Can you understand any of this?
A slew of Hooligans and their buddies were at the boycott. It was a real donnybrook! They smashed whisky bottles to smithereens and shouted phony slogans. They wore matching trousers and brogues. There were slobs galore hanging around who really dug what was going on and shouting, ‘shut your gob!’ to the crowd. It was a bunch of malarkey and no good shenanigans!
Though some words might be outdated or unfamiliar, you’ve probably heard most of these Irish words which made their way into the English language. As a living language, English takes words from all over the world and makes them its own. Irish is no exception and perhaps should be expected as so many Irish have emigrated to England, the United States, Canada, and Australia.
I love this quote by James D. Nicoll: “The problem with defending the purity of the English language is that English is about as pure as a cribhouse whore. We don’t just borrow words; on occasion, English has pursued other languages down alleyways to beat them unconscious and rifle their pockets for new vocabulary.” (I even have this quote on a T-shirt. English nerd alert, I know.) But aren’t words and their history fascinating?
Here are the words I used in my example that have Irish roots:
- Hooligan: This one surprised me. It actually comes from a surname, Houlihan (O hUallachain). They were apparently notorious for being a raucous bunch. The name became a sort of slur on the Irish, as ‘all Irish are unruly drunkards/hooligans’. Now it refers to someone up to no good in a mischief sort of way. Here’s a fun article for more information if you’re interested: https://qz.com/1306921/world-cup-2018-hooligans-is-an-ethnic-slur-in-history
- Donnybrook: This is a name of a district in Dublin. (Irish-Domhnach Broc) It has come to mean a free for all fight. That’s due to a fair that was held in Donnybrook every year from about 1204 to 1866. Must have been some fair! You can read more here: https://iomst.ie/a-brief-history-of-donnybrook-fair/#:~:text=This%20was%20the%20message%20to,fair%20was%20closed%20for%20good.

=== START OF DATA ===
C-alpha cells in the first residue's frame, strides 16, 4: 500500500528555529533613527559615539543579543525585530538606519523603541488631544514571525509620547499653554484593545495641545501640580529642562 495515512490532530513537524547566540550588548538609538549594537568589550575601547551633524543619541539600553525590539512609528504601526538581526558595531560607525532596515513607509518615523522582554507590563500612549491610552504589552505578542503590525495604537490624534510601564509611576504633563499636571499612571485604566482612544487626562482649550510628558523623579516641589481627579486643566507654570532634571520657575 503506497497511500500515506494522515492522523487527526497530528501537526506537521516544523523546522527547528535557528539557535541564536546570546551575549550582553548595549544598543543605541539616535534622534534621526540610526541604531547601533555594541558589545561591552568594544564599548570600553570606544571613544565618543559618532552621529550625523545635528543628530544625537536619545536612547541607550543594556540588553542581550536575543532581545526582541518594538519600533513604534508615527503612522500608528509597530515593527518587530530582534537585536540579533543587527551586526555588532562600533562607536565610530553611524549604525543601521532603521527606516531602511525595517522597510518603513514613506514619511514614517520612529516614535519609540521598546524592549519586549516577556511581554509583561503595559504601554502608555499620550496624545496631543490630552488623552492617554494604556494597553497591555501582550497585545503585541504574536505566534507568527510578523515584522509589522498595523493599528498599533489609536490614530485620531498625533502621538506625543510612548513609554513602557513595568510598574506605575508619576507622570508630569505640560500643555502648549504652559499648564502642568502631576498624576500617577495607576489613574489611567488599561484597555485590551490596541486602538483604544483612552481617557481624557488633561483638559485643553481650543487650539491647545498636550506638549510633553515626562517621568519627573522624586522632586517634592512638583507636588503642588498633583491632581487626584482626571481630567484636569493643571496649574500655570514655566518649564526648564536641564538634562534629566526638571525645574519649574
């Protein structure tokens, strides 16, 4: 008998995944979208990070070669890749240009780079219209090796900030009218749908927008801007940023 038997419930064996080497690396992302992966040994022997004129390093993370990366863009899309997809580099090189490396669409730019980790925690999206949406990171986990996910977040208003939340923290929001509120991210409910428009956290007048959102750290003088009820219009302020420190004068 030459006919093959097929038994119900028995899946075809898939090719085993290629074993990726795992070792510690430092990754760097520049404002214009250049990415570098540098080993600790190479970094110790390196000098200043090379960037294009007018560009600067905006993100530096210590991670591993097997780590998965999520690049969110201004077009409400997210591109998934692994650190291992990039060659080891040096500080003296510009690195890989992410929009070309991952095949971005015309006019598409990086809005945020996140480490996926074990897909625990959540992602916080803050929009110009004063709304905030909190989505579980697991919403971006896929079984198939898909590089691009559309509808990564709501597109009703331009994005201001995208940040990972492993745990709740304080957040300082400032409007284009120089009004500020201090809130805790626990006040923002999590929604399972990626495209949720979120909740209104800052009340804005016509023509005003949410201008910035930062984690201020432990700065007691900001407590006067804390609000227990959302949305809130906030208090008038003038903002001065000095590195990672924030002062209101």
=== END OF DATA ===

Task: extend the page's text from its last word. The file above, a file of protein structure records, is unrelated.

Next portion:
- Slew: According to the Merriam-Webster dictionary, Slew may be from slua/sluag meaning army/host/throng. It was used as part of a war-cry. Here’s a fun little read: https://mashedradish.com/2016/03/17/four-leaf-etymologies-slew/
- Slogan: A call/cry.This goes hand in hand with slew. The war-cry was, ‘sluag gairm’, or a call to arms. The Scottish also used this term.
- Galore: Back to the Merriam-Webster dictionary; Irish from go leor. It meant ‘enough’. We tend to use it as more than enough. “There were pies galore at the Donnybrook fair.”
- Boycott: Another surprise. Boycott is a last name. Charles Cunningham Boycott was an English land agent in county Mayo. He, and others like him, evicted Irish tenants in heartless and cruel manners as well as overcharging rents. This led to a land war all over Ireland in the 1880s. (And led to mass emigration once again, the Famine being the first wave.) The town shunned him in every way they could; they stopped work, refused to sell to him, etc. He wrote to a London paper and troops were called in. Basically, all hell broke loose. The idea of shunning- or Boycotting – caught on and gave the poor of Ireland some power. It became a popular way to fight the British. Interesting article here for more: https://www.irishcentral.com/roots/history/irish-invented-boycott
- Smithereens: Pretty straight forward – smiodar to smidirin to smiddereens to smithereens.Means small fragments.
- Buddy: I stumbled into a hornet’s nest on this one. Some believe that much of our slang came from the streets of NYC with all the Irish and Irish gangs in the late 1880s to early 1900s. This is one of those words. Bodach, which translates to ‘strong, lusty youth’. Others disagree and would contend that it’s all malarkey. Fascinating article here: https://www.irishcentral.com/roots/history/irish-words-litter-new-york-slang